Many managers are adding secondary investing capabilities to their multi-manager groups, but specialists caution that investing in limited partner units is a different business from investing in underlying property. “You can’t do it part time,” says the head of one secondary specialist. Even though adding secondary investing to multi-managers has intuitive appeal, real estate analysis skills are not immediately transferable, he says. A commitment to a primary fund is a pledge to a manager’s proposition, and while track records are currently being used as a screening device in fundraising, new funds are essentially theoretical, he says. Evaluating the financial health and prospects for a limited partnership that is partly or entirely invested raises a host of issues, he says, ranging from the economics of the underlying properties to capital market conditions that could affect the value or availability of exit routes.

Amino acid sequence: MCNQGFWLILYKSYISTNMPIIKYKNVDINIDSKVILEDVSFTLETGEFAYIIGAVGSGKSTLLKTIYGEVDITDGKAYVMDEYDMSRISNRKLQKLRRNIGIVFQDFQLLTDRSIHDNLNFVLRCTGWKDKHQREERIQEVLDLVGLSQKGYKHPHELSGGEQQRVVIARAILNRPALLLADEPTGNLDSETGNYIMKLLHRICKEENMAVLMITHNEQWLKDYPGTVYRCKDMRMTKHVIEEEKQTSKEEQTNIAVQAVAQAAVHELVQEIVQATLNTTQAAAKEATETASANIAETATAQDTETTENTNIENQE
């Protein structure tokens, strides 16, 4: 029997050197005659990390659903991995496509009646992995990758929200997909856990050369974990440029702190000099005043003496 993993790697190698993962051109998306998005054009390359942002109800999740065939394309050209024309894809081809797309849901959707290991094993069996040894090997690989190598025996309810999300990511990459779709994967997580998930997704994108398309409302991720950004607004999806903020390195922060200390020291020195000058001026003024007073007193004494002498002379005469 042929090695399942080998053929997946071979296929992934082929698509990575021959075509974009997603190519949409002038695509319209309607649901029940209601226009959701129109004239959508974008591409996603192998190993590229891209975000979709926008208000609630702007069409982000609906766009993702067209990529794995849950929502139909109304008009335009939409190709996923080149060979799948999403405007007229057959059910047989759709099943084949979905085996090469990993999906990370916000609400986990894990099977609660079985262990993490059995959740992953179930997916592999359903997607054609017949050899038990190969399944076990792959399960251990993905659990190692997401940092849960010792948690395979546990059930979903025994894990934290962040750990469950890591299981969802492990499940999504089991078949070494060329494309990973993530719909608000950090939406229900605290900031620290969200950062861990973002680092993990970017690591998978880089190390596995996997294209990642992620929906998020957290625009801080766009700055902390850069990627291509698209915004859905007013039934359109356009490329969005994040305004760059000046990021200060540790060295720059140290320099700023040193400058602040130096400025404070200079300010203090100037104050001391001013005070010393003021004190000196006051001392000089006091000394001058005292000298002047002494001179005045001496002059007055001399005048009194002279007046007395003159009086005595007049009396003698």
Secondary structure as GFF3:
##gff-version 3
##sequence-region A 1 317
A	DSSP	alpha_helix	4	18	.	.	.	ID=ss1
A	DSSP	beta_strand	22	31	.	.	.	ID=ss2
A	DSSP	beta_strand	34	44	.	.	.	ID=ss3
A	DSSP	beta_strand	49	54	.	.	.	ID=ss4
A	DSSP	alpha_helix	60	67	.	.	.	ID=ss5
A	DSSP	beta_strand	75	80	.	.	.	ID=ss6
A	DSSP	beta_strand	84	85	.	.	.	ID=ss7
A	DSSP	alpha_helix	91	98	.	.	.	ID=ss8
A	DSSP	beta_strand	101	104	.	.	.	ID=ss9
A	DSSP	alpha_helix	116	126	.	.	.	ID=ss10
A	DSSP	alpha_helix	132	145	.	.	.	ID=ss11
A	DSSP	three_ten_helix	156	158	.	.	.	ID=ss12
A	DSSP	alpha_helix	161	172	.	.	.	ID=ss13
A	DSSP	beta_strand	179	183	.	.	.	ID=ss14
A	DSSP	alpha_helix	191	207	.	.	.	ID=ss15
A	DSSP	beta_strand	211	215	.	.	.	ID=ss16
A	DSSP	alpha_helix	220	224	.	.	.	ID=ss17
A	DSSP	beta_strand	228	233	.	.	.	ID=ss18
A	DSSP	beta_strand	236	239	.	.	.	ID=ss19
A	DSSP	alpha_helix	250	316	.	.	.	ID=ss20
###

What is more, the pace of the business is substantially faster; unlike allocating to primary funds where you might have months to decide, the bidding period for secondary fund allocating is often three weeks or less. And if a bid is accepted, closing the transaction requires negotiating finesse to persuade general partners to admit a replacement limited partner, and specialised legal expertise to complete assignment and assumption agreements, and other documentation.

Casal says that is a fair assessment of the US secondary market but that secondaries are much more advanced in Europe, where Aviva invests in $300m-400m annually in secondary limited partner units. General partners for the most part allow the trading of the units, and because of its extensive portfolios, Aviva Investors often owns limited partner units that come onto the market, so the investment team already has a view on the financial condition of the fund and its holdings. When offered secondary units, the Aviva Investors capital markets team consults with portfolio managers and research analysts to determine whether a given limited partner presents a suitable opportunity for the firm to acquire or extend a position in certain markets or regions included in client portfolios.